The solar system is constantly bathed by a sea of charged particles that emanate from the sun, and one research team spent 14 years chasing solar eclipses to learn more about this stellar spray.
The particles are known as solar wind, and they come from the sun's outermost region: the corona. If a person is lucky enough to observe a total solar eclipse, they will definitely see this pearly-looking region surrounding the sun. This wispy area has all the visual charm of a cosmic halo, but it is equal parts inferno. The corona is the hottest region of the sun, reaching temperatures upwards of 2 million degrees Fahrenheit (more than 1 million degrees Celsius). The extreme temperature found in this gaseous stellar cocoon has puzzled scientists because this is quite a different story to what is happening 1,000 miles (1,600 kilometers) below the corona, where the temperature is a significantly cooler 10,000 degrees F (5,500 degrees C), according to NASA.
Scientists want to understand the solar wind for many reasons. Solar wind defines the parameters of the solar system and sets its boundary: As the solar wind spreads itself thinner and thinner the farther it travels away from the sun, the particles can't resist the pushback from interstellar space. Much closer to Earth, solar wind protects us from dangerous cosmic radiation but can also disrupt space-based communication satellites and GPS systems.
Shaddia Habbal, a solar researcher at the University of Hawaii, led a team to Oregon, Indonesia, Argentina, the Sahara Desert in Libya, the Gobi Desert in Mongolia, and many more solar-eclipse sites over the last 14 years. Her goal was to observe the sun's corona over a slightly longer amount of time than it takes the sun to complete one cycle of solar activity, about 11 years. Total solar eclipses, which happen as the moon's disk blocks all sunlight except the corona, are a key opportunity for researchers to observe the source of the solar wind from Earth.
The team took high-resolution observations of 11 total solar eclipses using cameras equipped with specialized filters. This gear allowed the scientists to measure the temperatures of the particles from the innermost part of the corona, which is the birthplace of the solar wind. The researchers then compared their findings with data from NASA's Advanced Composition Explorer (ACE) mission, which launched in 1997 and observes the solar wind from a place in space located about 1/100 the distance from Earth to the sun.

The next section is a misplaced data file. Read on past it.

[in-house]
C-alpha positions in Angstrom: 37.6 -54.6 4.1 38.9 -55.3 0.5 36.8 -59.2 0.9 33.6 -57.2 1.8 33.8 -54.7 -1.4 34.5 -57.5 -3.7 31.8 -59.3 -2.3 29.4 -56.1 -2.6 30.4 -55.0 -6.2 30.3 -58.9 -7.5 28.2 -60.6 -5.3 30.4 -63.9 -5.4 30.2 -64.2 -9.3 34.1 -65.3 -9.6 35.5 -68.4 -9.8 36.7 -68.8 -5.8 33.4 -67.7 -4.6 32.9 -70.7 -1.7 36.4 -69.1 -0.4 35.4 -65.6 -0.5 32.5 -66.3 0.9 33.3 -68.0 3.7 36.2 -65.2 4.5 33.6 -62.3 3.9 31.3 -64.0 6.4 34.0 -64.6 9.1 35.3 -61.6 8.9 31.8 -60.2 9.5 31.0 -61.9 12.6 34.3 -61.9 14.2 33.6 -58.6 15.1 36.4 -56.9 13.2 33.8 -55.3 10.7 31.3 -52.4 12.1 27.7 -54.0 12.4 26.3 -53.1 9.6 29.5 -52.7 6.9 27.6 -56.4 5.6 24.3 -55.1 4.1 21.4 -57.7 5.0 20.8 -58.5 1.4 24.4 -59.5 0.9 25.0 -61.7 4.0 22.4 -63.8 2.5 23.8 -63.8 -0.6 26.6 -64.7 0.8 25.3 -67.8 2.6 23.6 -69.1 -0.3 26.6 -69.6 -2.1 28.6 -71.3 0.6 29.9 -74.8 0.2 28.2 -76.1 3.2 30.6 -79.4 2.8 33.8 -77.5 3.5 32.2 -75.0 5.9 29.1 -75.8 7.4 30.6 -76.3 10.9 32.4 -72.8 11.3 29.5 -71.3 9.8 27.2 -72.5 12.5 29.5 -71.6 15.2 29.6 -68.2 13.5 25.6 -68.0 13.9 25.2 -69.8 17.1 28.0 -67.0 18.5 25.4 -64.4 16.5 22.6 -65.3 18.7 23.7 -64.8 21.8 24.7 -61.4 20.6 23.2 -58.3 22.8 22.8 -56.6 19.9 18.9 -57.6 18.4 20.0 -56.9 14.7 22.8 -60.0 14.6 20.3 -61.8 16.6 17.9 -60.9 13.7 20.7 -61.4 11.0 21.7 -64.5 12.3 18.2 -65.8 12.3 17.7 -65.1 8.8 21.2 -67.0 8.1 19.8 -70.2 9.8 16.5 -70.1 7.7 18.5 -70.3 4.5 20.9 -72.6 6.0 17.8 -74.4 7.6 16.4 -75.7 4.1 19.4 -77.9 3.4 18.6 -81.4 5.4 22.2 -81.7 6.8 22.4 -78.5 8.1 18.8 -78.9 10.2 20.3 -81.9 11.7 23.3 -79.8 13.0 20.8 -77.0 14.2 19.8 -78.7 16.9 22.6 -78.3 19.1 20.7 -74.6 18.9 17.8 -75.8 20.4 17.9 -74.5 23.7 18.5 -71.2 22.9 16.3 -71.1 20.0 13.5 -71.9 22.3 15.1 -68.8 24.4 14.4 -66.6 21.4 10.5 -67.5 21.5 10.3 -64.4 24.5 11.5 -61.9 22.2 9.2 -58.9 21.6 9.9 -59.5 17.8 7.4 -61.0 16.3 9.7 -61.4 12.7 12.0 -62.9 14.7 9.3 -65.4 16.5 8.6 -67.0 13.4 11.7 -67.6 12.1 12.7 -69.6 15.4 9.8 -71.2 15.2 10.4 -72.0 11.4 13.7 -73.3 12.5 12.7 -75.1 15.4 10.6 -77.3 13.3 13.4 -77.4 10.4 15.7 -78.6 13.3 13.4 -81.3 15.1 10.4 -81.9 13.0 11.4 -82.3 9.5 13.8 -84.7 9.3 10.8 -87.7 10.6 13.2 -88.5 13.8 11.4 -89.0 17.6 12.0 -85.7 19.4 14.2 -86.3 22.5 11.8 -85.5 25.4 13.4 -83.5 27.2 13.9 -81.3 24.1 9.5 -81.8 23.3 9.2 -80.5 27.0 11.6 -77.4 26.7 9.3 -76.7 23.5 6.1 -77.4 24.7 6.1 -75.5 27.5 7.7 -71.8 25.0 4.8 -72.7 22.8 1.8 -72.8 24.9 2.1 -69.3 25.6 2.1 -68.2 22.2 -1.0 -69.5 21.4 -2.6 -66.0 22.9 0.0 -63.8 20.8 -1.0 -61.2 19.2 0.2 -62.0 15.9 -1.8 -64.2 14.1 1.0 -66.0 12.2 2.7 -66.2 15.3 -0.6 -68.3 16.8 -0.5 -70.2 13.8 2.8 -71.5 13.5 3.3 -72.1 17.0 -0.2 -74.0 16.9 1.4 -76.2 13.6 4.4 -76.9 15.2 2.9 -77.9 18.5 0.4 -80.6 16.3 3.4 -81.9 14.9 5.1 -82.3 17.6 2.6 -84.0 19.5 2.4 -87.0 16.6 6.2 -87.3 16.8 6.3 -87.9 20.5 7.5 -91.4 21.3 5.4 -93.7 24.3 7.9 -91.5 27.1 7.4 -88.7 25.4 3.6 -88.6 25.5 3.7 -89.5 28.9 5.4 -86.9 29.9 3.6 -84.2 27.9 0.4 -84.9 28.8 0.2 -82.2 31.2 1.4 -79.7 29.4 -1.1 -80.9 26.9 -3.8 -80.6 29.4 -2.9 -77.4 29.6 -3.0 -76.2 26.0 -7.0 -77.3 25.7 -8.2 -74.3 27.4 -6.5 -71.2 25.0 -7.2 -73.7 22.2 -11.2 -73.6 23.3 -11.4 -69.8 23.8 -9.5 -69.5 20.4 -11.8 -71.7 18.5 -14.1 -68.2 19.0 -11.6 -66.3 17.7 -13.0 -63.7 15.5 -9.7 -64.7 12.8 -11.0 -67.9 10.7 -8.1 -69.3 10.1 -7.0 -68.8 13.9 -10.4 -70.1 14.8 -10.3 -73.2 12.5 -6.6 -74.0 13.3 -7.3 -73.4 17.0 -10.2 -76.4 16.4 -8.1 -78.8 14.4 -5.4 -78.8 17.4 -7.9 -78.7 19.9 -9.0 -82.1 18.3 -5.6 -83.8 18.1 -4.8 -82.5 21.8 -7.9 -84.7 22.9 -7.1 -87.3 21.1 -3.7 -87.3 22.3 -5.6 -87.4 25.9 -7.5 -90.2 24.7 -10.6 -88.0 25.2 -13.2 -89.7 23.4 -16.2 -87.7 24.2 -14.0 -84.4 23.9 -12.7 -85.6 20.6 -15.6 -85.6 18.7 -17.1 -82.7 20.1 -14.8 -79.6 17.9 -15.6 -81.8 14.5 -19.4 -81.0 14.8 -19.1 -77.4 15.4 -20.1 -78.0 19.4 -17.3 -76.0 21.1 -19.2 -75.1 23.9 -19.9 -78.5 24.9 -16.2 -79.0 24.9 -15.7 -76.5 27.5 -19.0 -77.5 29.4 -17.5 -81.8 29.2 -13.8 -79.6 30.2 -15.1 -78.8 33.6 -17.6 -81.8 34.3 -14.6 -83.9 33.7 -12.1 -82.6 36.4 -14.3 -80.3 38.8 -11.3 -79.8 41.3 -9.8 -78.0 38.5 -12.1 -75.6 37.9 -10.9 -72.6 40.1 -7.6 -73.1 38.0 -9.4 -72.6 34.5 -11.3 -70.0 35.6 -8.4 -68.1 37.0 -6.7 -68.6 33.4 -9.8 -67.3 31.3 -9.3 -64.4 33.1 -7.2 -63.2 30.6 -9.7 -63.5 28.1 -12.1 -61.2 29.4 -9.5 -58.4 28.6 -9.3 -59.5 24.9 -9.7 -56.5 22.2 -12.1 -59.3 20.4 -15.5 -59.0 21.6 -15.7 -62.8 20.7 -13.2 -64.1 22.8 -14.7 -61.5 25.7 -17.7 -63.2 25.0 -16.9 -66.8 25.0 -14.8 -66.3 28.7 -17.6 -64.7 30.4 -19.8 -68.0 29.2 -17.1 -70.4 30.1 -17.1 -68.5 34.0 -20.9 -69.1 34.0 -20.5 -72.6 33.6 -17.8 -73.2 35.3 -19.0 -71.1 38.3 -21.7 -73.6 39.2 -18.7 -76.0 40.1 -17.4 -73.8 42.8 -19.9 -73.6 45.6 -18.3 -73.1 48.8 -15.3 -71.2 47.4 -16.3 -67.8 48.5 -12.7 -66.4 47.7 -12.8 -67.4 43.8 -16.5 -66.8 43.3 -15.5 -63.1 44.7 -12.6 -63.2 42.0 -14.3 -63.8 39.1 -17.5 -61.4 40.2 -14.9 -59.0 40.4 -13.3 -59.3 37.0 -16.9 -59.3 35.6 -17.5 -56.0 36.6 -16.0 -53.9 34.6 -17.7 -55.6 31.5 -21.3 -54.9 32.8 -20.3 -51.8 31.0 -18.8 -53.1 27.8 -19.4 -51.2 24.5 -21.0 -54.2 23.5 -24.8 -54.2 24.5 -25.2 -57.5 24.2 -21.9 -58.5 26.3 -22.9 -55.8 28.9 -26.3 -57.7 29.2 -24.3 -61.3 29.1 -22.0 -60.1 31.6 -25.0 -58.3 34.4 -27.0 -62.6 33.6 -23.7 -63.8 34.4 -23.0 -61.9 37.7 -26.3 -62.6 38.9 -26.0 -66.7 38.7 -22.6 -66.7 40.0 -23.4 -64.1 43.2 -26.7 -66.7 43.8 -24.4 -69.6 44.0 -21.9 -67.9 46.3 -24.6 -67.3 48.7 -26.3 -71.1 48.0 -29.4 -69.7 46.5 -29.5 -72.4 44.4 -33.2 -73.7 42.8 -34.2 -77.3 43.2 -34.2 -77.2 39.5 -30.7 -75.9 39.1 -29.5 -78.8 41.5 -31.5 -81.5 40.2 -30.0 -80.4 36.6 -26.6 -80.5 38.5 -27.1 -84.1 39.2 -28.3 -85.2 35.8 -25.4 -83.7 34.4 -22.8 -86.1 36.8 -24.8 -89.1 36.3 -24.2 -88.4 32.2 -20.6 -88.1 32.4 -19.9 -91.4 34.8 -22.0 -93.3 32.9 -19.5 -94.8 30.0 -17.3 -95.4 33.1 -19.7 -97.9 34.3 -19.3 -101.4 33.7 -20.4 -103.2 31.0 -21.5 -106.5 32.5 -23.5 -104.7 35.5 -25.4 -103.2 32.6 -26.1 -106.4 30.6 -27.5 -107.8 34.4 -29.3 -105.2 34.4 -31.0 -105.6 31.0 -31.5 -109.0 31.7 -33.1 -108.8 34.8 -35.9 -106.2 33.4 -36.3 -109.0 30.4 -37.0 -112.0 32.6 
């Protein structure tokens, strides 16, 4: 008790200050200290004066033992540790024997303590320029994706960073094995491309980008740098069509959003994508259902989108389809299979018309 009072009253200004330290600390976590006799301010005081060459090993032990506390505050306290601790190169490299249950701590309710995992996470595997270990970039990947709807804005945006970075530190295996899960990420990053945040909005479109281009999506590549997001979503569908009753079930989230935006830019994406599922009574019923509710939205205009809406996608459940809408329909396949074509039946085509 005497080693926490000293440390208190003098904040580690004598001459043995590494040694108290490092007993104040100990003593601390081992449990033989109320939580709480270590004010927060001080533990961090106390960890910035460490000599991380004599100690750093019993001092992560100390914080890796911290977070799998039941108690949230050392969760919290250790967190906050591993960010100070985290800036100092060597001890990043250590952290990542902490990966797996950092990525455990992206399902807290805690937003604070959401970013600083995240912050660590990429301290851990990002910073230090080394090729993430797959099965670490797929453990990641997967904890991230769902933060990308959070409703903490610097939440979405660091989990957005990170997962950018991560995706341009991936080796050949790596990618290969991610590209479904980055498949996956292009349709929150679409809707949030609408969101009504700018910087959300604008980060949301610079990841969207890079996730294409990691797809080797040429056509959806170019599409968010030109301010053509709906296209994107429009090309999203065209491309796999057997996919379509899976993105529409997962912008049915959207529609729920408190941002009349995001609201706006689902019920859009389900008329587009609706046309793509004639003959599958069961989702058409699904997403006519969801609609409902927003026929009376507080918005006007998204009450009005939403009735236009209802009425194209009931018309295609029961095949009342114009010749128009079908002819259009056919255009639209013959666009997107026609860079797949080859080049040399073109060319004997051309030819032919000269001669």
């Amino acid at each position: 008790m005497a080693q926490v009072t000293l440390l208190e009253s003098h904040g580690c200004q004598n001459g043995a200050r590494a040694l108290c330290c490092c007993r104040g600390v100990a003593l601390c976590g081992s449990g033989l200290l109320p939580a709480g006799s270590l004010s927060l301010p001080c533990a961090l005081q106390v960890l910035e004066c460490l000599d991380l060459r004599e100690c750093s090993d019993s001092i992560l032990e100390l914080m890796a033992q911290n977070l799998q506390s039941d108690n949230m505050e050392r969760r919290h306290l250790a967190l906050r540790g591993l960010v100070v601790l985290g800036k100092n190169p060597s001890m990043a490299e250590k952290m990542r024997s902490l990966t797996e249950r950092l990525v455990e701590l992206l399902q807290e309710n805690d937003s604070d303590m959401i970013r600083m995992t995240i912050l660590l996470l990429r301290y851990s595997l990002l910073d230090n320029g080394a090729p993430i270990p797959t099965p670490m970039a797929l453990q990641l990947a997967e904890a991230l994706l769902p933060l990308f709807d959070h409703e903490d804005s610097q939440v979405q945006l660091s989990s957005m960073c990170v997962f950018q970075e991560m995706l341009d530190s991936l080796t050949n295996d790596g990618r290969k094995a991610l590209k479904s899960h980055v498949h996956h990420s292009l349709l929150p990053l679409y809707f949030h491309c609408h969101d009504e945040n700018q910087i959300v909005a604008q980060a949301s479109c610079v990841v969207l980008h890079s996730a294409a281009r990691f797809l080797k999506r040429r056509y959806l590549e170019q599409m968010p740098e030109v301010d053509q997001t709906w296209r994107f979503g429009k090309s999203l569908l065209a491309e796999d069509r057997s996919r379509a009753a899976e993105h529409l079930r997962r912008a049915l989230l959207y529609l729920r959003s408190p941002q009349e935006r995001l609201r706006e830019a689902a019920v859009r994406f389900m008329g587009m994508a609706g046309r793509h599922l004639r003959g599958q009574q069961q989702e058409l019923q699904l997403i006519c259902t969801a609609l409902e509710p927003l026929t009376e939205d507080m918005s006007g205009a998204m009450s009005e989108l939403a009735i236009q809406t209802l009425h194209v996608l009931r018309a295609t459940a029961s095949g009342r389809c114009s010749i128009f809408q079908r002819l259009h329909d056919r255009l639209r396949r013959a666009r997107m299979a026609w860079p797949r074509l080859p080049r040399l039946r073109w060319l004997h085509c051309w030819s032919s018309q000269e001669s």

During the sun's 11-year cycle, the star oscillates between dormant and volatile periods. When the sun is quiet, the face of the star sports few solar spots. That's quite different than during the sun's volatile season, when blemishes and solar flares are commonplace.
The sun's radically different appearance over the course of the solar cycle left these scientists surprised to find that, despite all the global solar changes that happen over the course of 11 years, their 14 years of observations showed no major temperature change for the inner-corona particles, which create the solar wind.
"Whatever is heating the majority of the corona and solar wind is not very dependent on the sun's activity cycle," Benjamin Boe, a solar researcher at the University of Hawaii involved in the new research, said in a NASA statement that describes the study.
"The temperature at the sources of the solar wind in the corona is almost constant throughout a solar cycle," Habbal said in the statement. "This finding is unexpected because coronal structures are driven by changes in the distribution of magnetized plasmas in the corona, which vary so much throughout the 11-year magnetic solar cycle."
To solve this new mystery, researchers plan to continue chasing total solar eclipses in the future to gain more observations, according to NASA. The next total solar eclipse will occur in December over Antarctica.
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